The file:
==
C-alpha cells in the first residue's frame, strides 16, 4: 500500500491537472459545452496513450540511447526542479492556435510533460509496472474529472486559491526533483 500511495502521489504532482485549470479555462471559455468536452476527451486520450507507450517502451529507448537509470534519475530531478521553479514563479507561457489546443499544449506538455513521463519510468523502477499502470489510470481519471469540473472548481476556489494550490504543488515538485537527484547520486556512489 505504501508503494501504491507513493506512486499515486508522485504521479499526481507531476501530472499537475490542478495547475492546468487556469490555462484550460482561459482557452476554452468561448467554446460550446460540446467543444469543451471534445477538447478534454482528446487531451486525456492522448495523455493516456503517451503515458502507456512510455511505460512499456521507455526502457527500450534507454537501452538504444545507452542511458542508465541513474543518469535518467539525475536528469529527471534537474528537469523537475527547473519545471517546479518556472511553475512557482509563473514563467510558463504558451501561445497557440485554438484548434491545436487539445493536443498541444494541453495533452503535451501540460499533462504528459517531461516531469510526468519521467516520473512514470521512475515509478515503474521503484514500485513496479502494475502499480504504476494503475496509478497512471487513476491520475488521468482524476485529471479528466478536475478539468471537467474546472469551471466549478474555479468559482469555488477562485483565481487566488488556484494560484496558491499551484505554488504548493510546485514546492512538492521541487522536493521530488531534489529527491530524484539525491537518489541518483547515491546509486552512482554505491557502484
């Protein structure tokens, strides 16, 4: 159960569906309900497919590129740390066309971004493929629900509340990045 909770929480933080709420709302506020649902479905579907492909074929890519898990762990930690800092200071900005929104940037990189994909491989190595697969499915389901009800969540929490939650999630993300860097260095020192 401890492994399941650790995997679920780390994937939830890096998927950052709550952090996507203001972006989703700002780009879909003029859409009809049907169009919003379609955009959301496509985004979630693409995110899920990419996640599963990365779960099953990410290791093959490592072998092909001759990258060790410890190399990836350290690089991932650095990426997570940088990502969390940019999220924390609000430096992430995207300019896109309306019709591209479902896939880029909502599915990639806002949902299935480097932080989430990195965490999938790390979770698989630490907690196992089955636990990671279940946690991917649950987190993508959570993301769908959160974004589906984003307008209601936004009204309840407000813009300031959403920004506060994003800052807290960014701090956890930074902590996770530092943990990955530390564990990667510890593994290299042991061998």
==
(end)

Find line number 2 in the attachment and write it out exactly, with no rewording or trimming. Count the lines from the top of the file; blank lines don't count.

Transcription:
């Protein structure tokens, strides 16, 4: 159960569906309900497919590129740390066309971004493929629900509340990045 909770929480933080709420709302506020649902479905579907492909074929890519898990762990930690800092200071900005929104940037990189994909491989190595697969499915389901009800969540929490939650999630993300860097260095020192 401890492994399941650790995997679920780390994937939830890096998927950052709550952090996507203001972006989703700002780009879909003029859409009809049907169009919003379609955009959301496509985004979630693409995110899920990419996640599963990365779960099953990410290791093959490592072998092909001759990258060790410890190399990836350290690089991932650095990426997570940088990502969390940019999220924390609000430096992430995207300019896109309306019709591209479902896939880029909502599915990639806002949902299935480097932080989430990195965490999938790390979770698989630490907690196992089955636990990671279940946690991917649950987190993508959570993301769908959160974004589906984003307008209601936004009204309840407000813009300031959403920004506060994003800052807290960014701090956890930074902590996770530092943990990955530390564990990667510890593994290299042991061998």